The Israel-Hamas deal proceeded mostly as agreed over the weekend, with a fourth and final agreed hostage-prisoner swap due today (Monday).
Who are the people being exchanged?
Hamas took ~240 hostages during its attack on Israel on 7 October, and it’s now on track to have released around 50 of those under this deal by today’s end.
- Among the youngest released is a three-year-old girl, Yahel Shoham
- Among the oldest is Yaffa Adar, an 85-year-old Holocaust survivor, and
- Hamas has also released an American (and dual Israeli), Avigail Edan, who just turned four on Friday (Hamas killed her parents on October 7th).
For its part, Israel published last Wednesday (to allow time for any appeals) a list of 300 Palestinians it could release; mostly males aged 14 to 18, plus ~33 women.
Israel is on track to have released ~150 of those by the end of today.
- The youngest on the list is 14-year-old Adam Hassan Gheit, detained in May for allegedly attacking a police officer and throwing stones, and
- The oldest released so far is Hanan al-Barghouthi, the 59-year-old sister of Hamas figure Nael Al-Barghouti (she was arrested in September for unspecified alleged harm to “state security”).
Israel says it’s not freeing anyone convicted of murder, though the list does include those with violent convictions. For example, Israel has released Israa Jaabis, a woman jailed for detonating an explosive at a police checkpoint.
Others released had reportedly been detained without charge or trial under Israel’s controversial ‘administrative detention’ regime.
Meanwhile, there’s been one main wobble in the deal so far: on Saturday, Hamas claimed Israel wasn’t allowing aid in as agreed, while Israel said Hamas wasn’t releasing mothers together with their children as agreed.
Qatari and Egyptian mediation ended up salvaging the deal, and the Qataris are now reportedly mediating another unspecified dispute that’s just emerged.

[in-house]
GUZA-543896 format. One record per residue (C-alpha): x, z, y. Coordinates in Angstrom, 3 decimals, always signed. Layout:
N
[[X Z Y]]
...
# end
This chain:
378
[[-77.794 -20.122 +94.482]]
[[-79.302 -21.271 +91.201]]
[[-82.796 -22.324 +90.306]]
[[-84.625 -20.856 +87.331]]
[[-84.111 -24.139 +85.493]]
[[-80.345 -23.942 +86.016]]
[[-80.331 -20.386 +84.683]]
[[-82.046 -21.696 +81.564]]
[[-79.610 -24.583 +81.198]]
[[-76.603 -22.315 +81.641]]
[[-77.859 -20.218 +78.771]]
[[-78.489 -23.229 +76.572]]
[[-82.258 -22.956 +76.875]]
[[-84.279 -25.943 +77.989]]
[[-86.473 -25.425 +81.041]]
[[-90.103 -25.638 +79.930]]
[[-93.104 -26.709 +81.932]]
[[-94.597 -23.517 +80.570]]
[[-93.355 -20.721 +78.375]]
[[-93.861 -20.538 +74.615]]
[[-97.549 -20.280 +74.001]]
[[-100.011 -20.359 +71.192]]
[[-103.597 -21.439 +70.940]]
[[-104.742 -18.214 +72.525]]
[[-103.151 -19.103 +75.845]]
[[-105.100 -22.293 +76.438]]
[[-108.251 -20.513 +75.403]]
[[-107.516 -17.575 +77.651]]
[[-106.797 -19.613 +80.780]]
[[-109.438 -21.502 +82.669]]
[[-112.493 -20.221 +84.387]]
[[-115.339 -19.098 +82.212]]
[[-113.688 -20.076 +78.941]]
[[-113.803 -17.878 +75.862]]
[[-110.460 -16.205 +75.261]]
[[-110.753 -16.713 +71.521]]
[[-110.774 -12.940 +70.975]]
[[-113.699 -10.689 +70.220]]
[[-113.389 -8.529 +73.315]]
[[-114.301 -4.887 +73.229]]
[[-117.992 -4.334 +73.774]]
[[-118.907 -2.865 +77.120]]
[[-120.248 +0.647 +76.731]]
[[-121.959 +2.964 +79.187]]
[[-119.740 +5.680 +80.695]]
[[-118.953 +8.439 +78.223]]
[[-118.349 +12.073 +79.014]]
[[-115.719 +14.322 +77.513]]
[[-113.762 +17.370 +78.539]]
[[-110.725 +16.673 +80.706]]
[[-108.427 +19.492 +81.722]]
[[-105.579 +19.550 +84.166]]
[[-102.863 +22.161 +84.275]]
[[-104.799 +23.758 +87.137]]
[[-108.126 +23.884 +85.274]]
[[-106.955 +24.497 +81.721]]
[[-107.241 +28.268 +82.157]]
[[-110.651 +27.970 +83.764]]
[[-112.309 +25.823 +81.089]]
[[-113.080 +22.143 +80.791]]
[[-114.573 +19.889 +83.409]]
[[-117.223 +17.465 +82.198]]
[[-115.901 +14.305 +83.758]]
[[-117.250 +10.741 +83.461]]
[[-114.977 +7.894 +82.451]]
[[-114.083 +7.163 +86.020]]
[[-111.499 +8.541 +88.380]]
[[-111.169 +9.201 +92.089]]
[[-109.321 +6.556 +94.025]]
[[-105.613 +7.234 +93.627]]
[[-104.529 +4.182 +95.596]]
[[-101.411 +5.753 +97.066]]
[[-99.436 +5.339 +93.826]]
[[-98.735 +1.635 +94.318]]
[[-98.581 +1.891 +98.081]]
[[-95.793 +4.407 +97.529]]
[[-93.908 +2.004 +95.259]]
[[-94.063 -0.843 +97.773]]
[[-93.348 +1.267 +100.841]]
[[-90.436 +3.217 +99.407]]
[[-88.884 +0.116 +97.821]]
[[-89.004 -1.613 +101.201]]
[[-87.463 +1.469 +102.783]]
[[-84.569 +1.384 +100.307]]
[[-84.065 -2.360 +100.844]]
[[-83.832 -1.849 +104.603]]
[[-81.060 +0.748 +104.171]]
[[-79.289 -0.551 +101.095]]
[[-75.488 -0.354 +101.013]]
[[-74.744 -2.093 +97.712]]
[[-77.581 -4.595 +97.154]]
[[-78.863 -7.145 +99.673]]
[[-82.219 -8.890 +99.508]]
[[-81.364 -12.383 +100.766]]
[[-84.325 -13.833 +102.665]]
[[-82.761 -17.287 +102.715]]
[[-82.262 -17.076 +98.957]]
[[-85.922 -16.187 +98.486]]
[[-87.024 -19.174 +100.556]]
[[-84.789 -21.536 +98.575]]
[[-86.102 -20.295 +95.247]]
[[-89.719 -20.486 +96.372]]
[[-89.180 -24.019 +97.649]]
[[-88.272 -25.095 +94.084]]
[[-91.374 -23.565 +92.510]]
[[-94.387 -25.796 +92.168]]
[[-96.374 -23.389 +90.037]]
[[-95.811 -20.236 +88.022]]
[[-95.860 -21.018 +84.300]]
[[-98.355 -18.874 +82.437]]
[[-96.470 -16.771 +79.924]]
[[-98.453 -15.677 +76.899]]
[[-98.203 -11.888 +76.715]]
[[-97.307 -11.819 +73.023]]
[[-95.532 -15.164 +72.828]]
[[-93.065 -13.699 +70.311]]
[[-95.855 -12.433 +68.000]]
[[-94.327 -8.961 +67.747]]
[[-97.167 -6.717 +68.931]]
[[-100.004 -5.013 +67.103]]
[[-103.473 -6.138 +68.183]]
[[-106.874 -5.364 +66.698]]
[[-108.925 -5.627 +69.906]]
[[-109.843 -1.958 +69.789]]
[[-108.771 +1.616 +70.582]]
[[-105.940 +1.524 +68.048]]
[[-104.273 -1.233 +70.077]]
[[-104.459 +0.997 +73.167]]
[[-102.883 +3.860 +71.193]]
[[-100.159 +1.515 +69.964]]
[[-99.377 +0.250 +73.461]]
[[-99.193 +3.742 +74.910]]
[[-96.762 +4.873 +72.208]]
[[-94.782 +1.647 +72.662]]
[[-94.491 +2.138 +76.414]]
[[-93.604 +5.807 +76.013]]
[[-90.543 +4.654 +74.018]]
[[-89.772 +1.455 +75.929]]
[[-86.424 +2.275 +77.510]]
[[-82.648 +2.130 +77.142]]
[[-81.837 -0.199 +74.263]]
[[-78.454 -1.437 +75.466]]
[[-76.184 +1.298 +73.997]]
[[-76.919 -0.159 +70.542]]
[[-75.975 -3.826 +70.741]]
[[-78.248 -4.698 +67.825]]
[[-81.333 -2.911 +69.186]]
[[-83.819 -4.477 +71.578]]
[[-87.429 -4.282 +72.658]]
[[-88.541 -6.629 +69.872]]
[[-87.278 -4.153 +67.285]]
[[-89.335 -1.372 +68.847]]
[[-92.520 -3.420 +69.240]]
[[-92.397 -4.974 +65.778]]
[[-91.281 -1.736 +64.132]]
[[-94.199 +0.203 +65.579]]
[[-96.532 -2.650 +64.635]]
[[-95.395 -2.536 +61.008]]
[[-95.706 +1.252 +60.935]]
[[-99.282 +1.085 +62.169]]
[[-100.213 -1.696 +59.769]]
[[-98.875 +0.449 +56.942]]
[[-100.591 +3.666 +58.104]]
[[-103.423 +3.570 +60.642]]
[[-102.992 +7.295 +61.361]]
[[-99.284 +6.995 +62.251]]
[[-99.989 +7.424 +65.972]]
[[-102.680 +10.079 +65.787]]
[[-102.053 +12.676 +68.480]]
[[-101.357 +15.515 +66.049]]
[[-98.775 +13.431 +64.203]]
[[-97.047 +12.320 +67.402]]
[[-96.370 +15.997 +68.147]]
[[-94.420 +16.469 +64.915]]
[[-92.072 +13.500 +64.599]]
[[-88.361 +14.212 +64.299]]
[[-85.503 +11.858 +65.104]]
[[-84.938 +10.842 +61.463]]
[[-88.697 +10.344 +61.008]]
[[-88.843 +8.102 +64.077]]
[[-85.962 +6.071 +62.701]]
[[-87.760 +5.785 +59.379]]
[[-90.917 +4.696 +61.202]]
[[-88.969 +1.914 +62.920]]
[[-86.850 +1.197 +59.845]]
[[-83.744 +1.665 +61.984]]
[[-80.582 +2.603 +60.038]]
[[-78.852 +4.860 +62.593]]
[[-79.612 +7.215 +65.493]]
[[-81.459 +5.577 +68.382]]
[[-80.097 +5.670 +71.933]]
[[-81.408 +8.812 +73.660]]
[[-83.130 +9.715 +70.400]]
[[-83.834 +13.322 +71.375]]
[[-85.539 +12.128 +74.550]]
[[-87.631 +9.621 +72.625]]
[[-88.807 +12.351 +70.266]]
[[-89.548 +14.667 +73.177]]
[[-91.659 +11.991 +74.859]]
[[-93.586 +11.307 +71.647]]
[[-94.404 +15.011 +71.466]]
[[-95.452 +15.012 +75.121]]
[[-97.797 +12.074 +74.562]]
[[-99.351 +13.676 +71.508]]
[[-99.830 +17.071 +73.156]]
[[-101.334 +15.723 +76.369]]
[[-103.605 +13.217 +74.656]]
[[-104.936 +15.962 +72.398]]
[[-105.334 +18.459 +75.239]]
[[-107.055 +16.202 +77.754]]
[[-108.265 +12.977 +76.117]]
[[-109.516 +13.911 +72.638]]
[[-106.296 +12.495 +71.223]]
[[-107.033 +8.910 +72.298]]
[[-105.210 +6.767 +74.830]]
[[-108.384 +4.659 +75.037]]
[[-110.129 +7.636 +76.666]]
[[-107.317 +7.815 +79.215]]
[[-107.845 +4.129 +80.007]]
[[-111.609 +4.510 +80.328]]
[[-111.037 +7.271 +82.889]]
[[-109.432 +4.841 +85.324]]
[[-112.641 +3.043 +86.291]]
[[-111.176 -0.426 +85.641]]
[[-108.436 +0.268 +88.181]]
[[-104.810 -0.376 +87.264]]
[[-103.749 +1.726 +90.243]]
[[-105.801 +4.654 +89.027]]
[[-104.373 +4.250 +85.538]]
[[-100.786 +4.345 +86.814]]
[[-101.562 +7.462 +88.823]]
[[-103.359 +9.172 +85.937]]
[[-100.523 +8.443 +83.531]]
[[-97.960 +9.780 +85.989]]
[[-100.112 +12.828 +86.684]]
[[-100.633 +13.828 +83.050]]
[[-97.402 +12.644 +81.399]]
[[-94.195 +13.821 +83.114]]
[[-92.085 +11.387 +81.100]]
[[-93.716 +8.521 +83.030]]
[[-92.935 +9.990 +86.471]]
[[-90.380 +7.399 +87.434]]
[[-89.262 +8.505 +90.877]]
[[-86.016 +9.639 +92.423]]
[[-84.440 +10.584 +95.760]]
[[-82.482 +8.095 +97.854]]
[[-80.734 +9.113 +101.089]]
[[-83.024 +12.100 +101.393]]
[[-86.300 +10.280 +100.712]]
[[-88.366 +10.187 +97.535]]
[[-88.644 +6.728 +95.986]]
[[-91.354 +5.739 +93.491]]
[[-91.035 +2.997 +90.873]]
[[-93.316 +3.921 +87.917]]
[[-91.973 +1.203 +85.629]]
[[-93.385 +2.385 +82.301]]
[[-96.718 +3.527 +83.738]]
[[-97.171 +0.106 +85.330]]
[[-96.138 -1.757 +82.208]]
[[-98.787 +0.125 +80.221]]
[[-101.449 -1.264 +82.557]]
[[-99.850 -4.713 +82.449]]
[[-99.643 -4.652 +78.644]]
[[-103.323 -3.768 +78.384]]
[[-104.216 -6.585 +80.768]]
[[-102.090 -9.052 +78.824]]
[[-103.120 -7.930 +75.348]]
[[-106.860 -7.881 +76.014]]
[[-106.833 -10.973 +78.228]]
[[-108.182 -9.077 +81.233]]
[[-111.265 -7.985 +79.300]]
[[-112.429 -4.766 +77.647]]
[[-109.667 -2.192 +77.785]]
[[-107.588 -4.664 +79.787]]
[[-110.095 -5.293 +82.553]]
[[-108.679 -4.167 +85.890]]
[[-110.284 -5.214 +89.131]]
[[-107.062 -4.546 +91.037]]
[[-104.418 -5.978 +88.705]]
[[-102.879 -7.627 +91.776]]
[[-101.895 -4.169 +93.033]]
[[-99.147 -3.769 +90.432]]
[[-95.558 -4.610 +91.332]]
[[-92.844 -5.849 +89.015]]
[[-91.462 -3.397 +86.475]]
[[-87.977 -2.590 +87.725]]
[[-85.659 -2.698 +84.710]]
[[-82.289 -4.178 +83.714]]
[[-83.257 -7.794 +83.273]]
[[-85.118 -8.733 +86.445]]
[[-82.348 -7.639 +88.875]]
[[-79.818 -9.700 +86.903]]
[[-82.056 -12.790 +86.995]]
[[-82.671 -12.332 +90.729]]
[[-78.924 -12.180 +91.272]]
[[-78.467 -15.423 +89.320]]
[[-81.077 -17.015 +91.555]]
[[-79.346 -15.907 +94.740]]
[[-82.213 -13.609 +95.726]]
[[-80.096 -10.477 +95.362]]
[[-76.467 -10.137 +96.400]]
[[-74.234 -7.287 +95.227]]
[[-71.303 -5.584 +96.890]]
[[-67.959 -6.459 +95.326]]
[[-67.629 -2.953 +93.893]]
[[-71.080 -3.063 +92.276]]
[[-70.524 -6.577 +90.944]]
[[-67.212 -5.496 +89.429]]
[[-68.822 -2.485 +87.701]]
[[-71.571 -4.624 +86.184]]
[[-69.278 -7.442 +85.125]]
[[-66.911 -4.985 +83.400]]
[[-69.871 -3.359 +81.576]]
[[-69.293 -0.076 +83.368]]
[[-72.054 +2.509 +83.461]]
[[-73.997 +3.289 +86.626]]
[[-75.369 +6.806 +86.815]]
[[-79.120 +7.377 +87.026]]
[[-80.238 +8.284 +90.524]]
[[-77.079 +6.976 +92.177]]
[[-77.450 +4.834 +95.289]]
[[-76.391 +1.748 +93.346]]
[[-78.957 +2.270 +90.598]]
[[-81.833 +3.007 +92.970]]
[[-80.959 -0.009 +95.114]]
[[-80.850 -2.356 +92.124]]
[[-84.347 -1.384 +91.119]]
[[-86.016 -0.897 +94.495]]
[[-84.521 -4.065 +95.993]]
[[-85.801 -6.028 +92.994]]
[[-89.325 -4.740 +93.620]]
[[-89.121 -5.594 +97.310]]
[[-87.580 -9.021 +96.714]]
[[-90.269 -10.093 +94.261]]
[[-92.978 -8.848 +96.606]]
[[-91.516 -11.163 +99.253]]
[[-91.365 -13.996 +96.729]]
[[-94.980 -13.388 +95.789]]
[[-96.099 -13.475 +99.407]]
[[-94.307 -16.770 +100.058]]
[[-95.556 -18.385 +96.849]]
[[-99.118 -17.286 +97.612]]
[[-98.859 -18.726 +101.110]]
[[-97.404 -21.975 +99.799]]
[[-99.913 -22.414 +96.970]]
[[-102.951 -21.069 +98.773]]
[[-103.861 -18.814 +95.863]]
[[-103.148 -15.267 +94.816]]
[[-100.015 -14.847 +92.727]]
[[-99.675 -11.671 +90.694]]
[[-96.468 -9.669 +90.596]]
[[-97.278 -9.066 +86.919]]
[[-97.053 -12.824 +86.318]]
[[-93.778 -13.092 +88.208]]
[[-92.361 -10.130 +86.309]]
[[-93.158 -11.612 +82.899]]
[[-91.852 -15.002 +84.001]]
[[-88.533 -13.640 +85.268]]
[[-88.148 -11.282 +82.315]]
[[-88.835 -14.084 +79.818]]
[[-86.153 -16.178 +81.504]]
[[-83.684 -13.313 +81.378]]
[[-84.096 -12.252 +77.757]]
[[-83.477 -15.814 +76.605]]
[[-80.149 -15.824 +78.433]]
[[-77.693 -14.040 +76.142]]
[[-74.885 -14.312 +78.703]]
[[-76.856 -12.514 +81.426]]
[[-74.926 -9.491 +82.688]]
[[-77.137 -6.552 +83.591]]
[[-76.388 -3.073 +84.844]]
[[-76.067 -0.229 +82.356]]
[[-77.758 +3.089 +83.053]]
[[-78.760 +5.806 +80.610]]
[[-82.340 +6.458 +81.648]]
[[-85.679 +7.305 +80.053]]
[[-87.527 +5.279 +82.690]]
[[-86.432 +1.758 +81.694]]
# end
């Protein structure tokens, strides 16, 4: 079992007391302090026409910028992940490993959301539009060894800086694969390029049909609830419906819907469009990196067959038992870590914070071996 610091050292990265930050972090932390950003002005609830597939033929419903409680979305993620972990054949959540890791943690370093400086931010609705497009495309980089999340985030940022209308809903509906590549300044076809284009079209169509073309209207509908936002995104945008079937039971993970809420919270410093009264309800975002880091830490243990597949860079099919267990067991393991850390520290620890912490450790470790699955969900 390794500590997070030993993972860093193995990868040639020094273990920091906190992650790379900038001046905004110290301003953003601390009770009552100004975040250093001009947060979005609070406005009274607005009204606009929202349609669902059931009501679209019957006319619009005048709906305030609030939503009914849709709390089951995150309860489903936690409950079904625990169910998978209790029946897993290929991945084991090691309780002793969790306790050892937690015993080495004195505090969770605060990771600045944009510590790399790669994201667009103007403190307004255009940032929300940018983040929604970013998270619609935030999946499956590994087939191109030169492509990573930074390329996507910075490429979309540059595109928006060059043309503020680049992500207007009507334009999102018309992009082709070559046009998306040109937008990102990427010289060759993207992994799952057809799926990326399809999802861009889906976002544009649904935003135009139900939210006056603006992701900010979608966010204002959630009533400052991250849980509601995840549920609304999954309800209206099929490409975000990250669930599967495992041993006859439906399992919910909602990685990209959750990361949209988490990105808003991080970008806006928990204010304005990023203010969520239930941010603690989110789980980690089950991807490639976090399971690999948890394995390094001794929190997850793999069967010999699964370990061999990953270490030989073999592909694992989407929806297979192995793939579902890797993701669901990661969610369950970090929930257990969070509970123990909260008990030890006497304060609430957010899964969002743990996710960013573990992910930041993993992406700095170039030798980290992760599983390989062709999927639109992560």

What happens now?
Hamas said yesterday it’s willing to extend the truce beyond today, and both US President Biden and Qatar’s foreign ministry have backed an extension.
For its part, Israel says its conditions remain unchanged: it’ll extend the pause by a day -and release more prisoners- for each additional 10 hostages Hamas frees.
The weekend’s events have been revealing in a few ways.
First, Hamas and Israel both sought to project strength while complying with their deal: Hamas released its third tranche of hostages in the middle of Gaza City (where Israel has established control), while Israeli leader Benjamin Netanyahu visited troops (🇮🇱) nearby in Gaza the very same day.
Second, many of the released Palestinians have been returned to jubilant crowds in the West Bank, where the ailing Palestinian Authority (PA) holds power. This apparent Hamas result will highlight the PA’s weakness.
Third, the numbers look better for Israel compared to 2011, when it traded 1,027 Palestinian prisoners (including the current Hamas chief in Gaza) for a single Israeli soldier; and that was after five years in captivity versus 50 days this time. Israel will believe its military response has made the difference.
For now, the longer this pause extends, the harder it’ll be (operationally and reputationally) for Israel to end it. But that’s still what it’s vowing to do.